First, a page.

Internet sites could be given 'cinema-style age ratings', Culture Secretary says
Internet sites could be given cinema-style age ratings as part of a Government crackdown on offensive and harmful online activity to be launched in the New Year, the Culture Secretary says.
In an interview with The Daily Telegraph, Andy Burnham says he believes that new standards of decency need to be applied to the web. He is planning to negotiate with Barack Obama’s incoming American administration to draw up new international rules for English language websites.
The Cabinet minister describes the internet as “quite a dangerous place” and says he wants internet-service providers (ISPs) to offer parents “child-safe” web services.
Giving film-style ratings to individual websites is one of the options being considered, he confirms. When asked directly whether age ratings could be introduced, Mr Burnham replies: “Yes, that would be an option. This is an area that is really now coming into full focus.”
ISPs, such as BT, Tiscali, AOL or Sky could also be forced to offer internet services where the only websites accessible are those deemed suitable for children.
Mr Burnham also uses the interview to indicate that he will allocate money raised from the BBC’s commercial activities to fund other public-service broadcasting such as Channel Four. He effectively rules out sharing the BBC licence fee between broadcasters as others have recommended.
His plans to rein in the internet, and censor some websites, are likely to trigger a major row with online advocates who ferociously guard the freedom of the world wide web.
However, Mr Burnham said: “If you look back at the people who created the internet they talked very deliberately about creating a space that Governments couldn’t reach. I think we are having to revisit that stuff seriously now. It’s true across the board in terms of content, harmful content, and copyright. Libel is [also] an emerging issue.
“There is content that should just not be available to be viewed. That is my view. Absolutely categorical. This is not a campaign against free speech, far from it; it is simply there is a wider public interest at stake when it involves harm to other people. We have got to get better at defining where the public interest lies and being clear about it.”
Mr Burnham reveals that he is currently considering a range of new safeguards. Initially, as with copyright violations, these could be policed by internet providers. However, new laws may be threatened if the initial approach is not successful.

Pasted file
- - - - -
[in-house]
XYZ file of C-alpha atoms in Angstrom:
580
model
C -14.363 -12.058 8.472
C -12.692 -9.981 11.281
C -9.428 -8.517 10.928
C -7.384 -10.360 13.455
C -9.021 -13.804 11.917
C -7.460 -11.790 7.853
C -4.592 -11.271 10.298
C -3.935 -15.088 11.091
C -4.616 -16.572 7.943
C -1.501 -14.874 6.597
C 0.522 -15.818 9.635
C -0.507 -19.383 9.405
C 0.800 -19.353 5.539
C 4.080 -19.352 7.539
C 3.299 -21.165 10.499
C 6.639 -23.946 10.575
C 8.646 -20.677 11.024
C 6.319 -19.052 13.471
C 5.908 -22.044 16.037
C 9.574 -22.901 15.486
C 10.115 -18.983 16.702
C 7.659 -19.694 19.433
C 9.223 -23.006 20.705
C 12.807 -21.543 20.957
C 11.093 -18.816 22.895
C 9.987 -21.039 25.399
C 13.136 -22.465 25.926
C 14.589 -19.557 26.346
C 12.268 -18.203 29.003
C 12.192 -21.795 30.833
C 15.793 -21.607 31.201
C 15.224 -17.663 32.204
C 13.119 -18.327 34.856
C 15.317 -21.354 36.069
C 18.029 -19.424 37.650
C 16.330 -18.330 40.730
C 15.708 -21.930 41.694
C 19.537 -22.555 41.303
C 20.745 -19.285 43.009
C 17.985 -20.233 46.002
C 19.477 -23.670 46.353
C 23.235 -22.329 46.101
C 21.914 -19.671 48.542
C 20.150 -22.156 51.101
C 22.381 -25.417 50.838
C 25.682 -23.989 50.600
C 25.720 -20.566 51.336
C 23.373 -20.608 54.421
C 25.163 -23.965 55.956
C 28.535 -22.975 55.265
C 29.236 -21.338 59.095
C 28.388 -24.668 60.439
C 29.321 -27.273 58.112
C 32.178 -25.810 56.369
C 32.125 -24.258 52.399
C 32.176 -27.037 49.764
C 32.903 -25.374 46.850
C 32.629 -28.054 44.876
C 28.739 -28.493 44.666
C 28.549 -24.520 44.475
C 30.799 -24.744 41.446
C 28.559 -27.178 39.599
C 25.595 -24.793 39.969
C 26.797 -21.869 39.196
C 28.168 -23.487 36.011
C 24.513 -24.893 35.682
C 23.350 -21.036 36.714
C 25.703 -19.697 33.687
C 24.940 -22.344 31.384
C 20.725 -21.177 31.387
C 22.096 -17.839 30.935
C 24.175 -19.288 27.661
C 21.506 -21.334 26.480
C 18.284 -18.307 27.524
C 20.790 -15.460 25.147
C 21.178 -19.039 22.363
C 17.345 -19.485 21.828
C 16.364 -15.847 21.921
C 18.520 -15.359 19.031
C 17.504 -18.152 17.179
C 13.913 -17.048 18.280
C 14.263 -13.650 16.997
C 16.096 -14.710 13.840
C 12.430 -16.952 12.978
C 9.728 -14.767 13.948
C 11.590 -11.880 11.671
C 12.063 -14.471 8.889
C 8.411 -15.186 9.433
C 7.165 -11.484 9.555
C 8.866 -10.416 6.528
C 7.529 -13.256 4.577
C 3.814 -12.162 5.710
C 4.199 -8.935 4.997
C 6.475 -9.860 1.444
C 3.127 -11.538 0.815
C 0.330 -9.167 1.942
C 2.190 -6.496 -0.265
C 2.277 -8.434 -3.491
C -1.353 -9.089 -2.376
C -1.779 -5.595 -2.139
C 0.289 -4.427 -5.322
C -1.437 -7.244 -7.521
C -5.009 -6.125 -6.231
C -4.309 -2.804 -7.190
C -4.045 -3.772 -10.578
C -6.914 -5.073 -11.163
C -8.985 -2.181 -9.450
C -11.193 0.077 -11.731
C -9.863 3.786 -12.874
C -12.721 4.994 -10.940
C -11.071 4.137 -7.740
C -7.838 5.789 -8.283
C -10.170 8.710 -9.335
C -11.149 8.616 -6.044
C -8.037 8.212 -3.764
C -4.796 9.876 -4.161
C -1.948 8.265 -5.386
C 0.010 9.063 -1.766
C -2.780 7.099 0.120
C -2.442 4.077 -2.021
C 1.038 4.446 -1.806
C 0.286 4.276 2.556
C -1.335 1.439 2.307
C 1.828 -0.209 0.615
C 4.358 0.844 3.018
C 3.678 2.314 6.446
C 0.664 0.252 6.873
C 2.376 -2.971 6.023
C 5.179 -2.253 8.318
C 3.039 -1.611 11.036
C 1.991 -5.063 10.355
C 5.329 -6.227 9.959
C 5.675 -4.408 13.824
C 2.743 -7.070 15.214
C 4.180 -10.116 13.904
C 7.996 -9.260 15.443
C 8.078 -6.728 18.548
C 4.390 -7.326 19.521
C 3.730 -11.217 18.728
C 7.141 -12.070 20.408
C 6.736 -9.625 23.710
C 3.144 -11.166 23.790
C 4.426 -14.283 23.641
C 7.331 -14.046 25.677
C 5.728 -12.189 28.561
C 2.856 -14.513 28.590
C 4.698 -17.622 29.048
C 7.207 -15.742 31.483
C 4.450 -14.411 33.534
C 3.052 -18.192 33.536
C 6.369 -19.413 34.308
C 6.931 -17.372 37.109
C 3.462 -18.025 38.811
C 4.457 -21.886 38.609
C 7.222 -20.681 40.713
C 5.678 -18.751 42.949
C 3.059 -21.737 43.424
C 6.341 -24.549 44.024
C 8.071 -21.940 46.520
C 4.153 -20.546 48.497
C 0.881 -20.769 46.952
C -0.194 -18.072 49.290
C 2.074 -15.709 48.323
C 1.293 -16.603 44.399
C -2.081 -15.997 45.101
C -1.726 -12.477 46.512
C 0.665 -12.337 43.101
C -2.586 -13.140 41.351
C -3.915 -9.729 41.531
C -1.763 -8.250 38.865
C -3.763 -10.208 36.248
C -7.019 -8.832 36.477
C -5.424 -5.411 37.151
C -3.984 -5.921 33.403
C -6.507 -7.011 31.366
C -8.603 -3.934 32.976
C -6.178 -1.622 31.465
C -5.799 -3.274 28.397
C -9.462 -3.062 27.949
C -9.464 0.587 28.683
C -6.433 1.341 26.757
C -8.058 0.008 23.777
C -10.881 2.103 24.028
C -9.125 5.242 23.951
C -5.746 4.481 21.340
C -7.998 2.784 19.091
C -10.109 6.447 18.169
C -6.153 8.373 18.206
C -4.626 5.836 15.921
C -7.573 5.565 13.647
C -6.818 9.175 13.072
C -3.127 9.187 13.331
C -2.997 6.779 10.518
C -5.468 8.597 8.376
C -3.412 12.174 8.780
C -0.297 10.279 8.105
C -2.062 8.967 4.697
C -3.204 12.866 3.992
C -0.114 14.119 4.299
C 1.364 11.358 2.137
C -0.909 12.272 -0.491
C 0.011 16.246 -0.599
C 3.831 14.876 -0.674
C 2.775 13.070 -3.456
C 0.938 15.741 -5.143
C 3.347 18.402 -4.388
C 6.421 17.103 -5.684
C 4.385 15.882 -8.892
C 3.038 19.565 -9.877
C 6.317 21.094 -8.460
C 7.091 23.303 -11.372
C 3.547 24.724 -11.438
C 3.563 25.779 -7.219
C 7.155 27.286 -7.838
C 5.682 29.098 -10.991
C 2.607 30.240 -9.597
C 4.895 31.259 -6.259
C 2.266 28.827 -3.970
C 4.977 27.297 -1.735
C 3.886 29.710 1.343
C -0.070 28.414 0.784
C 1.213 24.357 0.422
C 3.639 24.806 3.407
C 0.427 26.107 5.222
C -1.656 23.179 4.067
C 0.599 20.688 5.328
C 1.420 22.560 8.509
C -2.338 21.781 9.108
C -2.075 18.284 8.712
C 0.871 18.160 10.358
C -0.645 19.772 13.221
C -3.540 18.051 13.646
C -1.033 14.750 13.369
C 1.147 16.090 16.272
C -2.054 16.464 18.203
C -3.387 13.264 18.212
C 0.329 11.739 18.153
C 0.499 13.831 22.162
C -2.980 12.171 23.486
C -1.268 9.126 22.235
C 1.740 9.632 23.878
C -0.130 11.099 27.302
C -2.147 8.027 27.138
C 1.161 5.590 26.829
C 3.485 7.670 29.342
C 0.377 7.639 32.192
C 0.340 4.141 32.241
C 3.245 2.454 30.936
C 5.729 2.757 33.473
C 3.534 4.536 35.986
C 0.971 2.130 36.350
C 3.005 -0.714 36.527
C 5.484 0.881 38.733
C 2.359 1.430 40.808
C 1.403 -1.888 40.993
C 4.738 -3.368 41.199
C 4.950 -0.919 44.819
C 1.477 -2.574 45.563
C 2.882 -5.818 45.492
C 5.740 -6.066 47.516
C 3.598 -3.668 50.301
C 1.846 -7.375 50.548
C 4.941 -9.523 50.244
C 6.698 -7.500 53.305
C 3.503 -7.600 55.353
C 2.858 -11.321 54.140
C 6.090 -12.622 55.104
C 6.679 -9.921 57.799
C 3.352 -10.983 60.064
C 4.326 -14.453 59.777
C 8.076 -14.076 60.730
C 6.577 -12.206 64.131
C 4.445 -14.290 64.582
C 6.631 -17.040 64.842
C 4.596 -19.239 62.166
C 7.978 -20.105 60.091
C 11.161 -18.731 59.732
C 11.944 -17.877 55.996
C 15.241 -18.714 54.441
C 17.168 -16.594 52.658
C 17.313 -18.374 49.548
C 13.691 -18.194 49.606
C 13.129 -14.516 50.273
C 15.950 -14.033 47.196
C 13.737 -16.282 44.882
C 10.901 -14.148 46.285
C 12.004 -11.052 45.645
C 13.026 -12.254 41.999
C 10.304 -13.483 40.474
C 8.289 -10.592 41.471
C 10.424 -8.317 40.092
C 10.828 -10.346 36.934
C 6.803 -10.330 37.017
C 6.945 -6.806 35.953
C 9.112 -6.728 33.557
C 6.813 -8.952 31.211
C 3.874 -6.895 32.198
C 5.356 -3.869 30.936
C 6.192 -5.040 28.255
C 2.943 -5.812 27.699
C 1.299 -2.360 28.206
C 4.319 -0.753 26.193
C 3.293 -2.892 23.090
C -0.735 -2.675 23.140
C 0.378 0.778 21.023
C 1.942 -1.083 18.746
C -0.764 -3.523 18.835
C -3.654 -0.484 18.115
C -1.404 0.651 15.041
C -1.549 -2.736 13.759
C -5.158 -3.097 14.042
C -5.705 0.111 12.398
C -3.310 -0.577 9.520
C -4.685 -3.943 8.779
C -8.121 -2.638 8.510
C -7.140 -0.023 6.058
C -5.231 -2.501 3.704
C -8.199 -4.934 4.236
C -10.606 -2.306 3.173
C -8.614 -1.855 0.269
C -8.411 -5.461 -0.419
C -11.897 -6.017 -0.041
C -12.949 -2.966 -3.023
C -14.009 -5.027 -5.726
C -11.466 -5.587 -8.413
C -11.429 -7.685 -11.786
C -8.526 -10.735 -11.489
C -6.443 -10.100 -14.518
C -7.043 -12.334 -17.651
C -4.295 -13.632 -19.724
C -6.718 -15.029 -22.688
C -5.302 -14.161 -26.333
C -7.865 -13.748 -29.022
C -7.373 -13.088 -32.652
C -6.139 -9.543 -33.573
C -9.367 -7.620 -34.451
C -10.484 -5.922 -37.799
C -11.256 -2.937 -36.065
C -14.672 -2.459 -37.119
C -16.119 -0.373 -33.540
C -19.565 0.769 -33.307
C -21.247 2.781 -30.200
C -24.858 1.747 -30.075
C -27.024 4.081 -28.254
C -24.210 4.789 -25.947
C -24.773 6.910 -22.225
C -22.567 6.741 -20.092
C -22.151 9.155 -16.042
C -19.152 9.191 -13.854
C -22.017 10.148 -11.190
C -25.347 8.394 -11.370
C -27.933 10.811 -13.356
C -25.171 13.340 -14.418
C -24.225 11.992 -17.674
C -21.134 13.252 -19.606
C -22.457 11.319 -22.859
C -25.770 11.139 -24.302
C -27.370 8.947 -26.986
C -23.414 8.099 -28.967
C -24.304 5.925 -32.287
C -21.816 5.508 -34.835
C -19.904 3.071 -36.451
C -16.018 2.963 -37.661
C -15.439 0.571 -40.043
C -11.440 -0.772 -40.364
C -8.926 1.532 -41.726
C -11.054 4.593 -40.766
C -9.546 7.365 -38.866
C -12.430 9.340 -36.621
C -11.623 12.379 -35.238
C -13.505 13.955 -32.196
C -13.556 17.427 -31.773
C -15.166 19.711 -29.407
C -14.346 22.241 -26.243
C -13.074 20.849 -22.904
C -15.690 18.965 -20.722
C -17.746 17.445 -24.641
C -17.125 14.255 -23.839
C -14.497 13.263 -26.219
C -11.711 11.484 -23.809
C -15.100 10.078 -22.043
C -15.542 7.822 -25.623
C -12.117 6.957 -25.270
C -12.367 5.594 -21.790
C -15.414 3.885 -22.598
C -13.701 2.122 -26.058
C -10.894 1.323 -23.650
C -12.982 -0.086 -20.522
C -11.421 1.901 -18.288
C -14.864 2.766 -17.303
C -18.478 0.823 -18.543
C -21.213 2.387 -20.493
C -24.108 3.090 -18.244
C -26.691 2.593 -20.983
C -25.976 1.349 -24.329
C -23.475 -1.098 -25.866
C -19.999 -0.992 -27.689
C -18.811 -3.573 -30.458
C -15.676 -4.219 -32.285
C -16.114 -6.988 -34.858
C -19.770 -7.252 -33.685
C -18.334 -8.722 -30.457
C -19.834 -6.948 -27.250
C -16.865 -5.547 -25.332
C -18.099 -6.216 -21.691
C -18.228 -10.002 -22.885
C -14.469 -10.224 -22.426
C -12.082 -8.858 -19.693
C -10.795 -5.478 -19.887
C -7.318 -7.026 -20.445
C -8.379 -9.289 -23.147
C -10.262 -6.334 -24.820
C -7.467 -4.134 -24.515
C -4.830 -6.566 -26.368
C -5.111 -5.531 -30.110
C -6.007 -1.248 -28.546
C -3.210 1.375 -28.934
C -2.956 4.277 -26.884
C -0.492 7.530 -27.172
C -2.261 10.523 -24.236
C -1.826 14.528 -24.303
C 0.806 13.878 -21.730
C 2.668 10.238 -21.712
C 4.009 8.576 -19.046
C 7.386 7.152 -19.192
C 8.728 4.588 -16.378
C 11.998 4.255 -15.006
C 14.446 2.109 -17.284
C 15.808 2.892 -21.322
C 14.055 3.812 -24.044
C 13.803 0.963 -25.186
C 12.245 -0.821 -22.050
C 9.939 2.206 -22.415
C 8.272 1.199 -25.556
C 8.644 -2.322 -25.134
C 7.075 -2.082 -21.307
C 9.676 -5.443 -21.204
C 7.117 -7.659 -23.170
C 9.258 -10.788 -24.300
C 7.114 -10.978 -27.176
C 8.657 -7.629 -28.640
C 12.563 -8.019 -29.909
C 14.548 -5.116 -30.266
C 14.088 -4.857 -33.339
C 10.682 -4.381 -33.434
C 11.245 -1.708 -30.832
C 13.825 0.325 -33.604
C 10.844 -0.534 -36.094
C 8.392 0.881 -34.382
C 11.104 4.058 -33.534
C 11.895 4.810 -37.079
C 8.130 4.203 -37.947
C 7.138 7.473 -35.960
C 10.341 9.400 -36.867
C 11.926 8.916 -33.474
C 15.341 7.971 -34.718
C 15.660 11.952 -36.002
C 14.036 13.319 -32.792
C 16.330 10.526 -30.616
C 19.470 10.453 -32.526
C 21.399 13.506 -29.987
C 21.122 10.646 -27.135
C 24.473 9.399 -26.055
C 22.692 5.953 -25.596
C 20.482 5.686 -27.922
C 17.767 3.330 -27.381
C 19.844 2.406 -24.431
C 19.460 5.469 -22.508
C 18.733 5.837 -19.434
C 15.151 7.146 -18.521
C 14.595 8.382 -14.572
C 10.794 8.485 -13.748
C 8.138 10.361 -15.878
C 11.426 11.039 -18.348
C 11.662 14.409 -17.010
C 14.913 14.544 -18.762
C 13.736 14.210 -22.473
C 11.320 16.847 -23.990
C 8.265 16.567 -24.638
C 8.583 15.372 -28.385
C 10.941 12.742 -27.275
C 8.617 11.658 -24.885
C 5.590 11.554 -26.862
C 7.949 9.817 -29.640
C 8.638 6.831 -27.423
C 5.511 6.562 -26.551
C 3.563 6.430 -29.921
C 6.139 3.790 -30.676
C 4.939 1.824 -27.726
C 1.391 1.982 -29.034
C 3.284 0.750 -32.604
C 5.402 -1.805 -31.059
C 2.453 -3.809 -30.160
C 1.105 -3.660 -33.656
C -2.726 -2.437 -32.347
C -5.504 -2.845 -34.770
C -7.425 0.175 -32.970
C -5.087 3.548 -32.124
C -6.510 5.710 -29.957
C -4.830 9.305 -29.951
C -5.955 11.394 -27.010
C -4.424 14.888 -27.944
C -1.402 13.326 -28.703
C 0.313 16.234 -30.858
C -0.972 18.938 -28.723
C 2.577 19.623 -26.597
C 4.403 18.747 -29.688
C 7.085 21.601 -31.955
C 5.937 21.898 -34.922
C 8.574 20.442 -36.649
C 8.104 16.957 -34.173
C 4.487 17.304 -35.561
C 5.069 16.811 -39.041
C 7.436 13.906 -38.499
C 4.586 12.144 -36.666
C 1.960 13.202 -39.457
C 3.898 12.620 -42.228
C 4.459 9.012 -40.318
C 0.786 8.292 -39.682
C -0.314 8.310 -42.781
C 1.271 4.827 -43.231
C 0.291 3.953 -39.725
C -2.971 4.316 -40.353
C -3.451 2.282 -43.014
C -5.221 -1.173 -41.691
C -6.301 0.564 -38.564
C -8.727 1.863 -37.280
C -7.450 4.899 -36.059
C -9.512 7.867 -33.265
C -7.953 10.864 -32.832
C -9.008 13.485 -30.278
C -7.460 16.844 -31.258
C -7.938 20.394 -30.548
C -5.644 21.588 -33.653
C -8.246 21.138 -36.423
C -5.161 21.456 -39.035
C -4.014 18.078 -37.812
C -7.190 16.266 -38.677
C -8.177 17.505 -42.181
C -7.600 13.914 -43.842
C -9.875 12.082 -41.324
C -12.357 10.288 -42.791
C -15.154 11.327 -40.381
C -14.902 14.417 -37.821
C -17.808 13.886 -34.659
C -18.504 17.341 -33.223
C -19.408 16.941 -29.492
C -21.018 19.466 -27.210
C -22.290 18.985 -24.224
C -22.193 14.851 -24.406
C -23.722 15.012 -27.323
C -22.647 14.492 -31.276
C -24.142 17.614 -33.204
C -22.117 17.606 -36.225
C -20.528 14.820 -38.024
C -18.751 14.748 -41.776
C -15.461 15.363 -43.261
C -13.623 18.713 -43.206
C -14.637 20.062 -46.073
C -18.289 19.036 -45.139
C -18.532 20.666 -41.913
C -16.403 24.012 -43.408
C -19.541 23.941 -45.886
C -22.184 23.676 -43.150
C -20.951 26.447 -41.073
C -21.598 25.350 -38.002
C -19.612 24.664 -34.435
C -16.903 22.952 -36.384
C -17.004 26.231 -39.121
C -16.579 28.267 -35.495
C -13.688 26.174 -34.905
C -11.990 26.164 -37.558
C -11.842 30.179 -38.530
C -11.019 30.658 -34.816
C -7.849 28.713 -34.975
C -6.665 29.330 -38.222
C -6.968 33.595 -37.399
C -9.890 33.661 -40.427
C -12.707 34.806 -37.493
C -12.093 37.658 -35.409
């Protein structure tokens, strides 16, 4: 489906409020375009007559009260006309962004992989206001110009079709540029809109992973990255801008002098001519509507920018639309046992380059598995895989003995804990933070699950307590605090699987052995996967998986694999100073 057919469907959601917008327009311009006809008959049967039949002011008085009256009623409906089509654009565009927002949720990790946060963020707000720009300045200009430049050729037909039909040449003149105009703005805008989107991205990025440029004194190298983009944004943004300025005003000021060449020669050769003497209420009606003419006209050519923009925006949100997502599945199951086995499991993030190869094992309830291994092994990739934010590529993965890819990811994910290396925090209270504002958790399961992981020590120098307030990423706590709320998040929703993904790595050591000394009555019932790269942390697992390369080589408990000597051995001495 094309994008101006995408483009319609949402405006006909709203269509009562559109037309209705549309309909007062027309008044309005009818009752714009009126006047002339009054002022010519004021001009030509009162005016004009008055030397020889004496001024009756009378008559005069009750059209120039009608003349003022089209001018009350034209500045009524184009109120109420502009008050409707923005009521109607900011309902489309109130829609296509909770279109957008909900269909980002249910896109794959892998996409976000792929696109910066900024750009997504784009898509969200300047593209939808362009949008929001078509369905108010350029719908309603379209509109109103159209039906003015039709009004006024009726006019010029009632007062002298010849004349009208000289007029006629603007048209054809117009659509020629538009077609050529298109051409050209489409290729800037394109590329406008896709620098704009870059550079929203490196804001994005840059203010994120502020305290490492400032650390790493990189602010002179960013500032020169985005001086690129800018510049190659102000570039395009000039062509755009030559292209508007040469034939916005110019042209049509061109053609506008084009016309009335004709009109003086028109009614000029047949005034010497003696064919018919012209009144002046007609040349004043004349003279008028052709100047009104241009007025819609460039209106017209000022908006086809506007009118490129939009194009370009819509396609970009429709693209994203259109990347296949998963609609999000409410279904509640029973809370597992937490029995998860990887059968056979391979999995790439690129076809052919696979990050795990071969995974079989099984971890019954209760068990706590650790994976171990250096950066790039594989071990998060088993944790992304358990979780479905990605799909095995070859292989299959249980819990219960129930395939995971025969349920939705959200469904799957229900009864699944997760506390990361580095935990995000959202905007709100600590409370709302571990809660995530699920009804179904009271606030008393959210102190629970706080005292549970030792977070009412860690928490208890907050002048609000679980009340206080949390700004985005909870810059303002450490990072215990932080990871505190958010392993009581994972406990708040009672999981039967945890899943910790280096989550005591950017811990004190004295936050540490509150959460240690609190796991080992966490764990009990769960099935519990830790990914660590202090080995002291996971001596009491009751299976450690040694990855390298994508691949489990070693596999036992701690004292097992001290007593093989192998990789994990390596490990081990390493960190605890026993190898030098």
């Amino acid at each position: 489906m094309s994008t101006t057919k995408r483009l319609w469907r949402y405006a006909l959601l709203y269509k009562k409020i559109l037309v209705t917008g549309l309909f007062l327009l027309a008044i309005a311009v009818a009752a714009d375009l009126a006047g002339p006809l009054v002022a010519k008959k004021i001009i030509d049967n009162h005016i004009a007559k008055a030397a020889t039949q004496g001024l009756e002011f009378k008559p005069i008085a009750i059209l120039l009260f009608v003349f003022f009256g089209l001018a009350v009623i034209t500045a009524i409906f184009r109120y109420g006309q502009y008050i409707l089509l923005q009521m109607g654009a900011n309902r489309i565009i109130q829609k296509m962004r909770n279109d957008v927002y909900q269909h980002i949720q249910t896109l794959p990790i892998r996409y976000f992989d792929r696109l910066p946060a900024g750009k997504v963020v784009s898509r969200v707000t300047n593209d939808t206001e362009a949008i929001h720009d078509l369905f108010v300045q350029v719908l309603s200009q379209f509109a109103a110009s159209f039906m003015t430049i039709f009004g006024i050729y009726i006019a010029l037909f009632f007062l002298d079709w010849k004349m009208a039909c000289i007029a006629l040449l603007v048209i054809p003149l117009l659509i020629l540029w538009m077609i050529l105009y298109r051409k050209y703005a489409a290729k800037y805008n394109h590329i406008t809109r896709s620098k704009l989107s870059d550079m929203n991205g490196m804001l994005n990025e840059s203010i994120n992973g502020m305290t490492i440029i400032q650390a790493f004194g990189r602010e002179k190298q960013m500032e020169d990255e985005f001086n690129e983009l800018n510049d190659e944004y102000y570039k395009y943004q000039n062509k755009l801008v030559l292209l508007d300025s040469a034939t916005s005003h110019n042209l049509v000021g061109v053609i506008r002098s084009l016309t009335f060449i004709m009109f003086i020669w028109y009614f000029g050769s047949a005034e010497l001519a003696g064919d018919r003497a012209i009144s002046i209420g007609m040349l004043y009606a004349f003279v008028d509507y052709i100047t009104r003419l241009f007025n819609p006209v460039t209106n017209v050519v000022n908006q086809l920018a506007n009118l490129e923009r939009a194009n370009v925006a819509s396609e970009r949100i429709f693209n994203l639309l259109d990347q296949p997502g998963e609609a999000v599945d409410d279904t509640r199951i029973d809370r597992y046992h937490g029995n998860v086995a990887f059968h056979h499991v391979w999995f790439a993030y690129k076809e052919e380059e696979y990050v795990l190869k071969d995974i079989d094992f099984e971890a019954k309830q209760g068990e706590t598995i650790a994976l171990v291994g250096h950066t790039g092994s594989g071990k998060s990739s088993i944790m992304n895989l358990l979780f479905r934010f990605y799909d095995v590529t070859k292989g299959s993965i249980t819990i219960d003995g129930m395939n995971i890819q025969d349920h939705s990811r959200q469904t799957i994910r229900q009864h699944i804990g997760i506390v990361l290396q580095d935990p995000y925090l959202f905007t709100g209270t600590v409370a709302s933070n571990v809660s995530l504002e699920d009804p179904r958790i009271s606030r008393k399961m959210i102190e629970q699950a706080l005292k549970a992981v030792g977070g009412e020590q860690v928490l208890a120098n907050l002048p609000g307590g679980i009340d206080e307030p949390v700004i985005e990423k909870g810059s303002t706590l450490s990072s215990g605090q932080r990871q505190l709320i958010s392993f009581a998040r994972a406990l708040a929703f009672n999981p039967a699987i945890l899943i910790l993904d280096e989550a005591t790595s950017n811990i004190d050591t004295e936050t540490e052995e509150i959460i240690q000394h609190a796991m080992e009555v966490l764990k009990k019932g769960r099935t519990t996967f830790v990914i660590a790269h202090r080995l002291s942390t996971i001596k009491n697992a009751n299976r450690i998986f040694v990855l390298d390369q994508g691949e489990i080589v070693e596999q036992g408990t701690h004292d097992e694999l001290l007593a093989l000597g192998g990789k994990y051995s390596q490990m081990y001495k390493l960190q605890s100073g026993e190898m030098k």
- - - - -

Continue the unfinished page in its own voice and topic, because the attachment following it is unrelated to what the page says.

“I think there is definitely a case for clearer standards online,” he said. “More ability for parents to understand if their child is on a site, what standards it is operating to. What are the protections that are in place?”
He points to the success of the 9pm television watershed at protecting children. The minister also backs a new age classification system on video games to stop children buying certain products.
Mr Burnham, himself a parent of three young children, says his goal is for internet providers to offer “child-safe” web services.
“It worries me - like anybody with children,” he says. “Leaving your child for two hours completely unregulated on the internet is not something you can do. This isn’t about turning the clock back. The internet has been empowering and democratising in many ways but we haven’t yet got the stakes in the ground to help people navigate their way safely around…what can be a very, very complex and quite dangerous world.”
Mr Burnham also wants new industry-wide “take down times”. This means that if websites such as YouTube or Facebook are alerted to offensive or harmful content they will have to remove it within a specified time once it is brought to their attention.
He also says that the Government is considering changing libel laws to give people access to cheap low-cost legal recourse if they are defamed online. The legal proposals are being drawn up by the Ministry of Justice.
Mr Burnham admits that his plans may be interpreted by some as “heavy-handed” but says the new standards drive is “utterly crucial”. Mr Burnham also believes that the inauguration of Barack Obama, the President-Elect, presents an opportunity to implement the major changes necessary for the web.
“The change of administration is a big moment. We have got a real opportunity to make common cause,” he says. “The more we seek international solutions to this stuff – the UK and the US working together – the more that an international norm will set an industry norm.”
The Culture Secretary is spending the Christmas holidays at his constituency in Lancashire but is planning to take major decisions on the future of public-service broadcasting in the New Year. Channel Four is facing a £150m shortfall in its finances and is calling for extra Government help. ITV is also growing increasingly alarmed about the financial implications of meeting the public-service commitments of its licenses.
Mr Burnham says that he is prepared to offer further public assistance to broadcasters other than the BBC. However, he indicates that he does not favour “top-slicing” the licence fee. Instead, he may share the profits of the BBC Worldwide, which sells the rights to programmes such as Strictly Come Dancing to foreign broadcasters.
“I feel it is important to sustain quality content beyond the BBC,” he said. “The real priorities I have got in my mind are regional news, quality children’s content and original British children’s content, current affairs documentaries – that’s important. The thing now is to be absolutely clear on what the public wants to see beyond the BBC.
“Top-slicing the licence fee is an option that is going to have to remain on the table. I have to say it is not the option that I instinctively reach for first. I think there are other avenues to be explored.”